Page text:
Add like
Add dislike
Add to saved papers

Survey to describe variability in early onset scoliosis cast practices.

Purpose: To investigate paediatric orthopaedists' cast practices for early onset scoliosis regarding patient selection, cast application, radiographic evaluation, treatment cessation and adjunctive bracing.

Methods: A casting survey was distributed to all paediatric orthopaedists in Children's Spine and Growing Spine Study Groups (n = 92). Questions included physician and patient characteristics, technique, treatment, outcomes, radiographic measurements and comparison to other treatments. A total of 55 orthopaedists (60%) responded, and descriptive statistics were calculated on the subset who cast (n = 45).

Results: A majority of respondents use cast treatment for idiopathic and syndromic scoliosis patients, but not for neuromuscular or congenital scoliosis patients. Major curve angle ranked most important in orthopaedists' decision to commence cast treatment, in comparison with rib-vertebra angle difference or clinical observations. The major curve angle threshold to initiate casting was a median of 30° (20° to 70°), and the minimum patient age was median ten months (3 to 24). First in-cast and out-of-cast radiographs are taken standing, supine, awake, under anesthesia and/or in traction. In all, 58% consistently cast over or under the arm, while 44% vary position by patient. Respondents were divided about the use of a brace after cast treatment: 22% do not prescribe a brace, 31% always do and 36% do in some patients.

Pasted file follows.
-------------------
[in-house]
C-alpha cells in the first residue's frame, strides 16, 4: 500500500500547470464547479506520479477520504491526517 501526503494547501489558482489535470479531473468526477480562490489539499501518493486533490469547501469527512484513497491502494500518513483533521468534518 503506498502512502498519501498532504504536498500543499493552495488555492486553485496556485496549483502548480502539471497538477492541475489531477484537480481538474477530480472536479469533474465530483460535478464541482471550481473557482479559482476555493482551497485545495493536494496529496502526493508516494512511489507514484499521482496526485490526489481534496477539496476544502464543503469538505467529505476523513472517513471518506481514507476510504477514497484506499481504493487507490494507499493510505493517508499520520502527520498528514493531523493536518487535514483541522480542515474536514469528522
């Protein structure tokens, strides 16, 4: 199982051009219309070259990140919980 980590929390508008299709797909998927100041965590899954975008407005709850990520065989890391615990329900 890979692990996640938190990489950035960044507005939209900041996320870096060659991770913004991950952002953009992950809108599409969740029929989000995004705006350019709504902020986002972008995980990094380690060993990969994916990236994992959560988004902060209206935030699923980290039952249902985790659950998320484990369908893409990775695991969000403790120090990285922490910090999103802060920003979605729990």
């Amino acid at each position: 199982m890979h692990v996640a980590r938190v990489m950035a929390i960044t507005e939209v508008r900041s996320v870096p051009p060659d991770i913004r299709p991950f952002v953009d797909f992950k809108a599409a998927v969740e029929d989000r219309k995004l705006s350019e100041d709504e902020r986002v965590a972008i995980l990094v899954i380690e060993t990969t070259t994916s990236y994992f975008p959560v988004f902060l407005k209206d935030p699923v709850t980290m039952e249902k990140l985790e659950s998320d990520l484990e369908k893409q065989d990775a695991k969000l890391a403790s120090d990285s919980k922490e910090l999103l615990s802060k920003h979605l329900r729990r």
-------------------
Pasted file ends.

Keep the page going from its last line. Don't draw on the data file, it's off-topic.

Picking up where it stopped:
Conclusions: Future multicentre research studies must standardize radiographic practices and consider age and major curve angle at cast initiation and termination, scoliosis aetiology, shoulder position and treatment duration. Practices need to be aligned or compared in these areas in order to distinguish what makes for the best cast treatment possible. Level of Evidence: V, Expert opinion.

Full text links

We have located links that may give you full text access.
Can't access the paper?
Try logging in through your university/institutional subscription. For a smoother one-click institutional access experience, please use our mobile app.

Related Resources

For the best experience, use the Read mobile app

Mobile app image

Get seemless 1-tap access through your institution/university

For the best experience, use the Read mobile app

All material on this website is protected by copyright, Copyright © 1994-2024 by WebMD LLC.
This website also contains material copyrighted by 3rd parties.

By using this service, you agree to our terms of use and privacy policy.

Your Privacy Choices Toggle icon

You can now claim free CME credits for this literature searchClaim now

Get seemless 1-tap access through your institution/university

For the best experience, use the Read mobile app